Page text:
Saturday, February 12, 2011

Computer Software

I was recently laid off of my position as an architect after working for the same firm for 23+ years.  The firm I worked for used VersaCAD as the design/drafting software for all our construction drawings.  No one else in the world uses VersaCAD.  I've been researching job opportunities as an architect in other parts of the state, and it is apparent I will need to have training on some other type of CAD software.  My resources are limited, so I'm trying to figure out what additional training to look for.  Do I do AutoCAD, Revit, BIM, or something else? In some ads I've seen SketchUp, 3D Rendering, Projects, and Uniform Drawing System also listed.  I am familiar with Word, Excel, Photoshop, Acrobat Professional; I know my way around both Mac's and PC's, as we have Mac's at home and I used a PC at work.

I would really appreciate some insight into what additional training might give me the best return (job possibilities) for my investment of time and money.  Thank you.

First, I am sorry to hear that you have been recently laid off especially after 23+ years with the same firm.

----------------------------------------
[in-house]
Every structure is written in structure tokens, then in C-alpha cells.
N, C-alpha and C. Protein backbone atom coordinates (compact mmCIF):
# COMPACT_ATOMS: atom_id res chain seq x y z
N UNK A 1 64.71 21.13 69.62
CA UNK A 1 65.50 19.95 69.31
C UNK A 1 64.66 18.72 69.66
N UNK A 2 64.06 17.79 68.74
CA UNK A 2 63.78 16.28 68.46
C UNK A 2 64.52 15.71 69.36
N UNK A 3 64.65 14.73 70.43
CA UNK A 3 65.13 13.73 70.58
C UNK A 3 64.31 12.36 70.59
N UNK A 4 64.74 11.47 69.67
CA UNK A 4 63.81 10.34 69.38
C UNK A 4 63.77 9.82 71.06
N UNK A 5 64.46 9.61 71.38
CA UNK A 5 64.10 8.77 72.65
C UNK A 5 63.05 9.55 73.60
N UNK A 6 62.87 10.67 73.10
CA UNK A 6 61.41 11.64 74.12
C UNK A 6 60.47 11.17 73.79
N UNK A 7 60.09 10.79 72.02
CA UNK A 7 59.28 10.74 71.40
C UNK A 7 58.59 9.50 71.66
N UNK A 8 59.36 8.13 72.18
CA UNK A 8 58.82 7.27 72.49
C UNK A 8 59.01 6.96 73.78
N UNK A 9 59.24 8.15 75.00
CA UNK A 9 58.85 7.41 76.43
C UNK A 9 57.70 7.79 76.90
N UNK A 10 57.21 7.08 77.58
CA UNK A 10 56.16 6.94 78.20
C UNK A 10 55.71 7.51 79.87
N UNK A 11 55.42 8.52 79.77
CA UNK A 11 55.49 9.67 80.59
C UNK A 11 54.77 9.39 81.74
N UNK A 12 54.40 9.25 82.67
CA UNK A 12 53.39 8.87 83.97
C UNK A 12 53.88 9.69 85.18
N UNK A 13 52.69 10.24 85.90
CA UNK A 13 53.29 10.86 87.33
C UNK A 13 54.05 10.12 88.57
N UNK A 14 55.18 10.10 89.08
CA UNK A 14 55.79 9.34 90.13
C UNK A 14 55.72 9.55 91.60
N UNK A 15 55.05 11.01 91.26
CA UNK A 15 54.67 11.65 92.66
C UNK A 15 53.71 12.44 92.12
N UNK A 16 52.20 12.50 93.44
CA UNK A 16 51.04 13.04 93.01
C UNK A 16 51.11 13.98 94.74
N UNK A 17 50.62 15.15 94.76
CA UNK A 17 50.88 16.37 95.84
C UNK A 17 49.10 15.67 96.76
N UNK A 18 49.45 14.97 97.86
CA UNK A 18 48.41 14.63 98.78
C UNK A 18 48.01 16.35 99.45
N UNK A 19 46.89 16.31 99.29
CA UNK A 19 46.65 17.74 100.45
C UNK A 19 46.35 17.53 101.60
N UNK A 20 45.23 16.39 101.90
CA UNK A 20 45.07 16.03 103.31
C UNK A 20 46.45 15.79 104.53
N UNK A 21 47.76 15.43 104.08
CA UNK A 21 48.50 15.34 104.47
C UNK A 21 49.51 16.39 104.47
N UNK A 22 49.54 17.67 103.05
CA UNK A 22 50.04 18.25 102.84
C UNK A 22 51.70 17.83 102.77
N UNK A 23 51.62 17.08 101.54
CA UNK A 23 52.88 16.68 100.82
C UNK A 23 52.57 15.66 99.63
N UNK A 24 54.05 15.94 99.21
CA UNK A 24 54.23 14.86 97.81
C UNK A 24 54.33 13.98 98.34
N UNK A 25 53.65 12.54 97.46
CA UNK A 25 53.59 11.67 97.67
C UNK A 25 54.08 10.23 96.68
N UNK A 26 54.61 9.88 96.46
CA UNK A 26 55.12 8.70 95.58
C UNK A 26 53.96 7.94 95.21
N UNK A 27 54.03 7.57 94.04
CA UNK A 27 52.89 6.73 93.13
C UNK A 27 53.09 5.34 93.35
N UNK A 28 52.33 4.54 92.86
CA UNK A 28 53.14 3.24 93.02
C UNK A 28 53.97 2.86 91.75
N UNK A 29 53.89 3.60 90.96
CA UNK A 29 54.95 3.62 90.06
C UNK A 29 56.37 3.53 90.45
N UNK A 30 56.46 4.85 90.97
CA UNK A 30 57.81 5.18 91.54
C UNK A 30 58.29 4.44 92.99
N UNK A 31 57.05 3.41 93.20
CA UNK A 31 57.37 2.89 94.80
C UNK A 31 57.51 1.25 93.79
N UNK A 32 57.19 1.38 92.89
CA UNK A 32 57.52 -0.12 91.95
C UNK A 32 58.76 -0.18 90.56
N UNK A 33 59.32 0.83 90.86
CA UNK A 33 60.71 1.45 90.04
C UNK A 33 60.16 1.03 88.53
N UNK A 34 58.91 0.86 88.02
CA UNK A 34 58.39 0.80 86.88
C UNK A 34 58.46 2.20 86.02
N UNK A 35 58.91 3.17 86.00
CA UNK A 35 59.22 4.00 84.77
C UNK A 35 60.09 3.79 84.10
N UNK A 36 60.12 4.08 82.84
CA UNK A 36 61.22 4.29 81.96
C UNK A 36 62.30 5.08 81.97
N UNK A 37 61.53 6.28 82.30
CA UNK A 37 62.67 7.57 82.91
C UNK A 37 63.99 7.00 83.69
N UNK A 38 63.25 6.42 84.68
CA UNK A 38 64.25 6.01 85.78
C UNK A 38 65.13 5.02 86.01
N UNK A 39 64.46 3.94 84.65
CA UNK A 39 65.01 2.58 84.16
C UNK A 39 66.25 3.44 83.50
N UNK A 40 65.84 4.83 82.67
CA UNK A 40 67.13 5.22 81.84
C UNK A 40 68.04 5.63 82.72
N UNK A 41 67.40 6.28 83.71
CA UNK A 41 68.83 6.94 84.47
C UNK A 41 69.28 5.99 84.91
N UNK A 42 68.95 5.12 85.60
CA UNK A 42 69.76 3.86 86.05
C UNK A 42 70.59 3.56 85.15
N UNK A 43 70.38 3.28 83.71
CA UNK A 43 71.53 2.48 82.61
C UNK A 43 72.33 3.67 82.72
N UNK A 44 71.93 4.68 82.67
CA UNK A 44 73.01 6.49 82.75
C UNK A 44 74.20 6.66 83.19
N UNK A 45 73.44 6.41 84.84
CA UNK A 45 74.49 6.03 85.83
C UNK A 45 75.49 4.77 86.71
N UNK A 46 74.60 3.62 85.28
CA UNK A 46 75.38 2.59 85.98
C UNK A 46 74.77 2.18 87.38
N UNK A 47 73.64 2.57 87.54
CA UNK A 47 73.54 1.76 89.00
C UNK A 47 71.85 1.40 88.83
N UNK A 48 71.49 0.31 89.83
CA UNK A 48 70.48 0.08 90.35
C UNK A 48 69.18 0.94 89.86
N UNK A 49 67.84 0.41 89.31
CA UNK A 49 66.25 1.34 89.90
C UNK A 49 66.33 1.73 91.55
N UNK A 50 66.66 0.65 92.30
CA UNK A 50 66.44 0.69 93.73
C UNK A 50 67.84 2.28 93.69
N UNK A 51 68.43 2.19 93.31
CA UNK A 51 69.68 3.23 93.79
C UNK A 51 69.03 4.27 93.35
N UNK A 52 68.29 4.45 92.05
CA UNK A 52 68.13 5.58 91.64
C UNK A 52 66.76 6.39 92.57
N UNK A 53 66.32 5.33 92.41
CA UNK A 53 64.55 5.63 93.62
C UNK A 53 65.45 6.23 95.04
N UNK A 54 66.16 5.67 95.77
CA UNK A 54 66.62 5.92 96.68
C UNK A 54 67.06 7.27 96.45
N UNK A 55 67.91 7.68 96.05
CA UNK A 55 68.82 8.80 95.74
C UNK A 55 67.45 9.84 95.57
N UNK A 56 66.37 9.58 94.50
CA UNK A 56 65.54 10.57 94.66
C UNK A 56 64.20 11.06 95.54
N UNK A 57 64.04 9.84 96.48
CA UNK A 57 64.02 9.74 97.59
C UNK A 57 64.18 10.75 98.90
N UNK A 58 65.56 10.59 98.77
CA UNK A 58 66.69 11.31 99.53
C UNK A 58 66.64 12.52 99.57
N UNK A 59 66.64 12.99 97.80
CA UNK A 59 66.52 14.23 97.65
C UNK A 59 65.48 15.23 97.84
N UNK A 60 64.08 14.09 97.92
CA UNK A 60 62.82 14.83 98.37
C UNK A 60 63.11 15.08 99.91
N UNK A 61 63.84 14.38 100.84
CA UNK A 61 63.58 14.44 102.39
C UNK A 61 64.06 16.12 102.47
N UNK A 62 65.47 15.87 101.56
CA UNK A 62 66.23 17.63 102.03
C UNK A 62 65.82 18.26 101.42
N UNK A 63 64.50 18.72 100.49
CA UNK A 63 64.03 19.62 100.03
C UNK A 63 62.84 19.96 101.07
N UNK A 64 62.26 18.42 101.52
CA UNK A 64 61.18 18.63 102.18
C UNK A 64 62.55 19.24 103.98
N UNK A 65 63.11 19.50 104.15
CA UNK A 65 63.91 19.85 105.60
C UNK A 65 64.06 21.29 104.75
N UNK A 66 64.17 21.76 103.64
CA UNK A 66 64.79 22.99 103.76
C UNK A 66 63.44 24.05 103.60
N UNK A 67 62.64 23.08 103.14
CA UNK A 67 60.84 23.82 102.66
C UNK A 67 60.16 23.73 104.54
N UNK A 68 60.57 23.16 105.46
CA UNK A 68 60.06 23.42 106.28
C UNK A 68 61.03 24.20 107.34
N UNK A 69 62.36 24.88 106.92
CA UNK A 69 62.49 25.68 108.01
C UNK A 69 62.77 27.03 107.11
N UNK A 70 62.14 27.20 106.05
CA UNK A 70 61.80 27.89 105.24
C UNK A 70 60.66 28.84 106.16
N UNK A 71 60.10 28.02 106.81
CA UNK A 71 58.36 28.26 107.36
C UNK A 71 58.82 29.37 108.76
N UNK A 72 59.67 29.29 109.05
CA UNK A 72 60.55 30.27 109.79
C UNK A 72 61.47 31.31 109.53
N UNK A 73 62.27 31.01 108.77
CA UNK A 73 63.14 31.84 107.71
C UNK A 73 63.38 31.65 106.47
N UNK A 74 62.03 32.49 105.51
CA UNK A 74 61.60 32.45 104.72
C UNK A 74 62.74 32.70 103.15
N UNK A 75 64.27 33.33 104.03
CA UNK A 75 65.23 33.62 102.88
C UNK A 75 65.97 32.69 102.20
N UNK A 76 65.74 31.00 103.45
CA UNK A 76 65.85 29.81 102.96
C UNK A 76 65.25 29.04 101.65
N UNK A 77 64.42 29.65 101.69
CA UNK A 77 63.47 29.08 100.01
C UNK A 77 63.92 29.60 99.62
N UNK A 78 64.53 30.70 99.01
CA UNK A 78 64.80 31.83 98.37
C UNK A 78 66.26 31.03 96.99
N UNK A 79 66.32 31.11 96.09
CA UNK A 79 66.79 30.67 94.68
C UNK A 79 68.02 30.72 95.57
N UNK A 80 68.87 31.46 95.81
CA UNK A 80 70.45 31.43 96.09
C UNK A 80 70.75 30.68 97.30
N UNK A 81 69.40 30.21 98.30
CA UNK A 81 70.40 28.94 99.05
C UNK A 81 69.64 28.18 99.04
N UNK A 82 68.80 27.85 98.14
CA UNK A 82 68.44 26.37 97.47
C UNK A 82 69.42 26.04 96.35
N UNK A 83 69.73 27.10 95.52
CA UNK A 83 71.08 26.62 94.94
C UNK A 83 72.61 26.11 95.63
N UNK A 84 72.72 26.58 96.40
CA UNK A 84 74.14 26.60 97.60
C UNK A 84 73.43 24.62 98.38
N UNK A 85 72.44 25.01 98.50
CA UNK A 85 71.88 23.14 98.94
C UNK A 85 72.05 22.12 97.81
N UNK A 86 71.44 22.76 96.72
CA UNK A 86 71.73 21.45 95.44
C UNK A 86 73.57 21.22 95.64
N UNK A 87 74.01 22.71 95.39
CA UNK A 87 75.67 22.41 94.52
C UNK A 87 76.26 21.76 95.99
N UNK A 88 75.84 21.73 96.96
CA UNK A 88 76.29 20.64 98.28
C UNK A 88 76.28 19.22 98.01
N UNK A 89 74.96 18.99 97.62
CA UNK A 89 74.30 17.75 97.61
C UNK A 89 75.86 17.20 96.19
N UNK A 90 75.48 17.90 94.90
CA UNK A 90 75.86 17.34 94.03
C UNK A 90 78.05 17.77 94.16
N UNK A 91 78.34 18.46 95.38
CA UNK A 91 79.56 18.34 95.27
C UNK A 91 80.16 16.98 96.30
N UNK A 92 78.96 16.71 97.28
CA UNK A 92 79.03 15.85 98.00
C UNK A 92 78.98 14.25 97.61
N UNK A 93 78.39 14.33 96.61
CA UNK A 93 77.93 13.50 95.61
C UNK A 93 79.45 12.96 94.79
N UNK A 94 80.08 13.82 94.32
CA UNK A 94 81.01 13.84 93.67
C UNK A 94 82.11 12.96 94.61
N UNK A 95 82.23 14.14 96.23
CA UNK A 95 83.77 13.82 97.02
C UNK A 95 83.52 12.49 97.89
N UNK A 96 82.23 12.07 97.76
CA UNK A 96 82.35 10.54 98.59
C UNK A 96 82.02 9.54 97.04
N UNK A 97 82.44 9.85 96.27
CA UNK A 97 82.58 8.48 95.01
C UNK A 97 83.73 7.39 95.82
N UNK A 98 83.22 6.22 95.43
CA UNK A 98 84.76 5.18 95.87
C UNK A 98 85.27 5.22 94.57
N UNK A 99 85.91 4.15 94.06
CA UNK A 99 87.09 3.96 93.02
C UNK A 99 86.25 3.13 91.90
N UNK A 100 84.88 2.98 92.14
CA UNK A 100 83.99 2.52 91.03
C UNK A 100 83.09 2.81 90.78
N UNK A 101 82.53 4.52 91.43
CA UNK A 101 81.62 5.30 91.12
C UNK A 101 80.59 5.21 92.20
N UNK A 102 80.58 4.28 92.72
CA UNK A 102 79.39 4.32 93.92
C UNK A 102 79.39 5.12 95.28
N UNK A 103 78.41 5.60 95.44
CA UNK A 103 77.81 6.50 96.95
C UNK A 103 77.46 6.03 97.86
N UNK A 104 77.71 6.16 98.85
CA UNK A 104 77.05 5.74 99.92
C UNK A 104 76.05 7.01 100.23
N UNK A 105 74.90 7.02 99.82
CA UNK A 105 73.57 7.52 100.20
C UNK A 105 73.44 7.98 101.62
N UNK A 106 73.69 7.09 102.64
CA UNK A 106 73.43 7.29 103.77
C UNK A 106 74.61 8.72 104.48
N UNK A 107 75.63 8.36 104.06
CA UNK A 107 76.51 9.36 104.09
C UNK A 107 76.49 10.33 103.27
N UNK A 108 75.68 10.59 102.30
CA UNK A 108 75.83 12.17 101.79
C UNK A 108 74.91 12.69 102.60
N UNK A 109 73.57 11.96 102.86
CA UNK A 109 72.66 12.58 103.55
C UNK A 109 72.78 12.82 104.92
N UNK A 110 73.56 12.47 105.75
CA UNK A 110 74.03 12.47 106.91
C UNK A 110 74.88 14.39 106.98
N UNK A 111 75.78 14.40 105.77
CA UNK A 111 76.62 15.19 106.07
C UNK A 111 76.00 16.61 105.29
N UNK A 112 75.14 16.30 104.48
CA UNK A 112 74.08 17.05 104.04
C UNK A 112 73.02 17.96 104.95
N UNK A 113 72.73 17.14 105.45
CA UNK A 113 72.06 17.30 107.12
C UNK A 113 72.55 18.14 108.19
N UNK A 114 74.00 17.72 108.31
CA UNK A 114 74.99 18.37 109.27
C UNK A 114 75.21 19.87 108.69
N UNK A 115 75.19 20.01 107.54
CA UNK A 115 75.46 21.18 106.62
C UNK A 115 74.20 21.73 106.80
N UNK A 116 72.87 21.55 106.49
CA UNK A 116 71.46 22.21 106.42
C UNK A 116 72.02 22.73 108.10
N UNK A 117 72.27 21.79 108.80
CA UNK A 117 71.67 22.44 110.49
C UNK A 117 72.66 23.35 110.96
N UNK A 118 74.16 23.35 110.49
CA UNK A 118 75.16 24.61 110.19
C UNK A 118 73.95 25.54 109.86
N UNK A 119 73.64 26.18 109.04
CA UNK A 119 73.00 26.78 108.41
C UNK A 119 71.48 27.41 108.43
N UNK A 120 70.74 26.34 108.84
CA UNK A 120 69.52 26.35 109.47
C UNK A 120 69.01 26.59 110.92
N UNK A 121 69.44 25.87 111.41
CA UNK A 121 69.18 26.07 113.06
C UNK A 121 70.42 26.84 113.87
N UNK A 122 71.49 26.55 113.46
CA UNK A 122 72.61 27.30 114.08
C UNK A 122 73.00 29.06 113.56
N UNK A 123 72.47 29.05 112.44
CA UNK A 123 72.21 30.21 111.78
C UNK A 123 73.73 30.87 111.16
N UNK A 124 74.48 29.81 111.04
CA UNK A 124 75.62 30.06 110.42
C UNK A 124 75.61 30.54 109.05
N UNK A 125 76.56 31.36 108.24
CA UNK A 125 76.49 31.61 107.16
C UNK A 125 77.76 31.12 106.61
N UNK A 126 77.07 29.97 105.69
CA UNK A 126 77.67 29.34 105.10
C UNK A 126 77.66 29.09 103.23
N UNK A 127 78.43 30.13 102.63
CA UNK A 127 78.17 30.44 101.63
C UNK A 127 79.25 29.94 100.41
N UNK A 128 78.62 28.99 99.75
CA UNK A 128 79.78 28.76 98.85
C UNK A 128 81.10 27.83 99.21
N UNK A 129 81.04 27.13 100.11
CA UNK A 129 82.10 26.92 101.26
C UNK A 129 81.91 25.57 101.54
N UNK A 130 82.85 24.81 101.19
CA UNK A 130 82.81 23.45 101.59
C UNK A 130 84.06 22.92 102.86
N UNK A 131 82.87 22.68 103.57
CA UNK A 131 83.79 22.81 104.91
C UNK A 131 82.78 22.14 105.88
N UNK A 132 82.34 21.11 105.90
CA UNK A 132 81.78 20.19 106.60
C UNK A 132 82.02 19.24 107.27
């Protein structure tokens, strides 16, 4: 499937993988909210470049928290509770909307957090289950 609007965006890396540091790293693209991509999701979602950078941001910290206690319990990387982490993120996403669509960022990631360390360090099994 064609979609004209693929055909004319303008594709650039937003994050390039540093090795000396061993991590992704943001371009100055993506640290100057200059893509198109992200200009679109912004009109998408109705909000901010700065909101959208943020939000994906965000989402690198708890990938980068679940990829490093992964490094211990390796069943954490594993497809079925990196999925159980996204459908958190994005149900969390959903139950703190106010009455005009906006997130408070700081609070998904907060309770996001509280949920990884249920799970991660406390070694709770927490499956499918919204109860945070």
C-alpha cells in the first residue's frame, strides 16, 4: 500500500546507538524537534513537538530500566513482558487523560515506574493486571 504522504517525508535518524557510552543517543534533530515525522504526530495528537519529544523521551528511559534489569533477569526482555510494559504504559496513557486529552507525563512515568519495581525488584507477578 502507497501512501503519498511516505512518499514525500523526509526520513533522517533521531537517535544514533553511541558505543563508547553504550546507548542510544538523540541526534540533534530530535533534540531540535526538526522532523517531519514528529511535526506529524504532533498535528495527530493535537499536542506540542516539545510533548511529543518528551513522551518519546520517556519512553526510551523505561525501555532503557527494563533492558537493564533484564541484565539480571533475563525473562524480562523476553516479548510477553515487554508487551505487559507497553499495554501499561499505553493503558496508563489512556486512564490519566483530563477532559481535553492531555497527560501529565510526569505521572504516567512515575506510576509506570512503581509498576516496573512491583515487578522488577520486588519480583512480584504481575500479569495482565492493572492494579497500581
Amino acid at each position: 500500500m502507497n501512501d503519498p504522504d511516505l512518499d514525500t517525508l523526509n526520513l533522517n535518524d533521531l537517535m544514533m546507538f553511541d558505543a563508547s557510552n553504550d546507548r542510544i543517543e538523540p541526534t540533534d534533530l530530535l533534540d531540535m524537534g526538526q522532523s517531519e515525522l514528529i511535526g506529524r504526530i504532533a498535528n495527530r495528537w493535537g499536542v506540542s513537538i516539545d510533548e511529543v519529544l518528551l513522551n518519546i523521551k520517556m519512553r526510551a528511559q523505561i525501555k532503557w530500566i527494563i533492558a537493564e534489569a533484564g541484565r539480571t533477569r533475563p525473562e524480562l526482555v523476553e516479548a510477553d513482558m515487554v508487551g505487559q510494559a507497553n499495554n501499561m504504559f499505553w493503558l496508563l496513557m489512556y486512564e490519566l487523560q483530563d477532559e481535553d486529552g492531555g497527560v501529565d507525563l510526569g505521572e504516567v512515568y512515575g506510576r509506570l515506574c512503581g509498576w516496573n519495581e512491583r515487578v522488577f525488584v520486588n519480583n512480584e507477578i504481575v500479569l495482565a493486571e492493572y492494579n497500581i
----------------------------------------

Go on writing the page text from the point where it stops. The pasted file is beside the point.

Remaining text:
As you are seeking this additional training as part of a job search, I would continue to research what software is being used by the firms to which you are interested.  Use you network to ask the same question to learn what is best for you to learn.

Understanding that I currently work within an architecture program, I would suggest considering the following but do talk with professionals in the firms:

Adobe Creative Suite Design Standard (InDesign, Photoshop, Premier Pro, Acrobat Pro, etc.)
Autodesk (AutoCAD, AutoCAD Architecture, Revit Architecture, Rasterdesign, 3D Max Design

FormZ RenderZone

Clearly, the shift occuring within the professions is from AutoCAD to BIM (Revit).  While you need to know AutoCAD (you know from your years of VersaCAD), you may wish to know learn BIM.  In addition, be sure to know the various presentation type software (Adobe) and 3D modeling/rendering softwares (FormZ, SketchUp, and Rhino).  In other words, you need to learn it all.

Obviously, many softwares make trial versions of their software available, but many have substantial discounts available for students.  I would suggest taking courses through a community college to learn but also to be able to take advantage of these discounts.

Bottom line, connect with the area schools, firms, and even AIA chapters for possible training opportunities.  One idea is to contact firms to determine if they provide training opportunities for you given your circumstances.

Dr. Architecture

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